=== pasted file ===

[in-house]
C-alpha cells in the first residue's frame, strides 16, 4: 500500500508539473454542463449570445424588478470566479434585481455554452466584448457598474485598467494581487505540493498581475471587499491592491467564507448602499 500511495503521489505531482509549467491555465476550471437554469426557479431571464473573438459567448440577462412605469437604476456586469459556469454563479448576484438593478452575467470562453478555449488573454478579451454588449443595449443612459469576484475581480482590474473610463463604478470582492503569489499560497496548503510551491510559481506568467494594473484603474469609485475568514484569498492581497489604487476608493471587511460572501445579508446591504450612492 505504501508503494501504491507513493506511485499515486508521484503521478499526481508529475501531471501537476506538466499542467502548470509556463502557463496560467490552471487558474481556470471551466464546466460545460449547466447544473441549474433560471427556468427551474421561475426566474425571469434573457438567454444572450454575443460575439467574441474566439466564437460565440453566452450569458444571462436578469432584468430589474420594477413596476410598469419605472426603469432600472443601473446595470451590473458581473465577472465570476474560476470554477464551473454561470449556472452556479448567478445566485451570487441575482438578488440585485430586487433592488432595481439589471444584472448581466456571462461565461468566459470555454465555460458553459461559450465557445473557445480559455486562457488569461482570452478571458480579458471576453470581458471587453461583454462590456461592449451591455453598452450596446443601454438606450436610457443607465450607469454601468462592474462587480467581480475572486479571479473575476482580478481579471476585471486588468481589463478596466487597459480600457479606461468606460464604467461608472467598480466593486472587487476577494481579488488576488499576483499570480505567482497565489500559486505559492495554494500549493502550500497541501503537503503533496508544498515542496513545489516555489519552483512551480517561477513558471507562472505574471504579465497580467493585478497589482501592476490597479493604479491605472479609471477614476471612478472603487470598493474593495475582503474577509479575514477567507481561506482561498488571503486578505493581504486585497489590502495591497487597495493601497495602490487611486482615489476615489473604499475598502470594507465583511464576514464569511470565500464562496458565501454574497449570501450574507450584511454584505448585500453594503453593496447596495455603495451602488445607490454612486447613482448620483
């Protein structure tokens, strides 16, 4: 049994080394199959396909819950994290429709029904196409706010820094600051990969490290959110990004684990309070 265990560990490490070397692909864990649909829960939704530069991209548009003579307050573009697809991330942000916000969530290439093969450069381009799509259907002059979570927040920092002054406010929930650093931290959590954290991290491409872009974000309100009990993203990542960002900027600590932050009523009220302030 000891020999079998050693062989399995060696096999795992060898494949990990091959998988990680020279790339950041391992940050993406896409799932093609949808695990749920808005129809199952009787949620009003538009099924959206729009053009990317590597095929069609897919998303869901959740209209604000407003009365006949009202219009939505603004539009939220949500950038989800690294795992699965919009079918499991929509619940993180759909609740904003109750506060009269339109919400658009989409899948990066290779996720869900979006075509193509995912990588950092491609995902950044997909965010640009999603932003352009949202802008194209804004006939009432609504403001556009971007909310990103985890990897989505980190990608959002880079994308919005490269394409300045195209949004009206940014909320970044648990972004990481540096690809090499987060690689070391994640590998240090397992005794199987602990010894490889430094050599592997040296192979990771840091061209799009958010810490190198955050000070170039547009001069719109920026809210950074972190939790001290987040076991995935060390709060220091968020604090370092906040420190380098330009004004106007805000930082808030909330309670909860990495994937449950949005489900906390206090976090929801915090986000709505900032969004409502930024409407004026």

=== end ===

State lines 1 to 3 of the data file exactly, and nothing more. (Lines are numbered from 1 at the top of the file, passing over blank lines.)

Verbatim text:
[in-house]
C-alpha cells in the first residue's frame, strides 16, 4: 500500500508539473454542463449570445424588478470566479434585481455554452466584448457598474485598467494581487505540493498581475471587499491592491467564507448602499 500511495503521489505531482509549467491555465476550471437554469426557479431571464473573438459567448440577462412605469437604476456586469459556469454563479448576484438593478452575467470562453478555449488573454478579451454588449443595449443612459469576484475581480482590474473610463463604478470582492503569489499560497496548503510551491510559481506568467494594473484603474469609485475568514484569498492581497489604487476608493471587511460572501445579508446591504450612492 505504501508503494501504491507513493506511485499515486508521484503521478499526481508529475501531471501537476506538466499542467502548470509556463502557463496560467490552471487558474481556470471551466464546466460545460449547466447544473441549474433560471427556468427551474421561475426566474425571469434573457438567454444572450454575443460575439467574441474566439466564437460565440453566452450569458444571462436578469432584468430589474420594477413596476410598469419605472426603469432600472443601473446595470451590473458581473465577472465570476474560476470554477464551473454561470449556472452556479448567478445566485451570487441575482438578488440585485430586487433592488432595481439589471444584472448581466456571462461565461468566459470555454465555460458553459461559450465557445473557445480559455486562457488569461482570452478571458480579458471576453470581458471587453461583454462590456461592449451591455453598452450596446443601454438606450436610457443607465450607469454601468462592474462587480467581480475572486479571479473575476482580478481579471476585471486588468481589463478596466487597459480600457479606461468606460464604467461608472467598480466593486472587487476577494481579488488576488499576483499570480505567482497565489500559486505559492495554494500549493502550500497541501503537503503533496508544498515542496513545489516555489519552483512551480517561477513558471507562472505574471504579465497580467493585478497589482501592476490597479493604479491605472479609471477614476471612478472603487470598493474593495475582503474577509479575514477567507481561506482561498488571503486578505493581504486585497489590502495591497487597495493601497495602490487611486482615489476615489473604499475598502470594507465583511464576514464569511470565500464562496458565501454574497449570501450574507450584511454584505448585500453594503453593496447596495455603495451602488445607490454612486447613482448620483
């Protein structure tokens, strides 16, 4: 049994080394199959396909819950994290429709029904196409706010820094600051990969490290959110990004684990309070 265990560990490490070397692909864990649909829960939704530069991209548009003579307050573009697809991330942000916000969530290439093969450069381009799509259907002059979570927040920092002054406010929930650093931290959590954290991290491409872009974000309100009990993203990542960002900027600590932050009523009220302030 000891020999079998050693062989399995060696096999795992060898494949990990091959998988990680020279790339950041391992940050993406896409799932093609949808695990749920808005129809199952009787949620009003538009099924959206729009053009990317590597095929069609897919998303869901959740209209604000407003009365006949009202219009939505603004539009939220949500950038989800690294795992699965919009079918499991929509619940993180759909609740904003109750506060009269339109919400658009989409899948990066290779996720869900979006075509193509995912990588950092491609995902950044997909965010640009999603932003352009949202802008194209804004006939009432609504403001556009971007909310990103985890990897989505980190990608959002880079994308919005490269394409300045195209949004009206940014909320970044648990972004990481540096690809090499987060690689070391994640590998240090397992005794199987602990010894490889430094050599592997040296192979990771840091061209799009958010810490190198955050000070170039547009001069719109920026809210950074972190939790001290987040076991995935060390709060220091968020604090370092906040420190380098330009004004106007805000930082808030909330309670909860990495994937449950949005489900906390206090976090929801915090986000709505900032969004409502930024409407004026």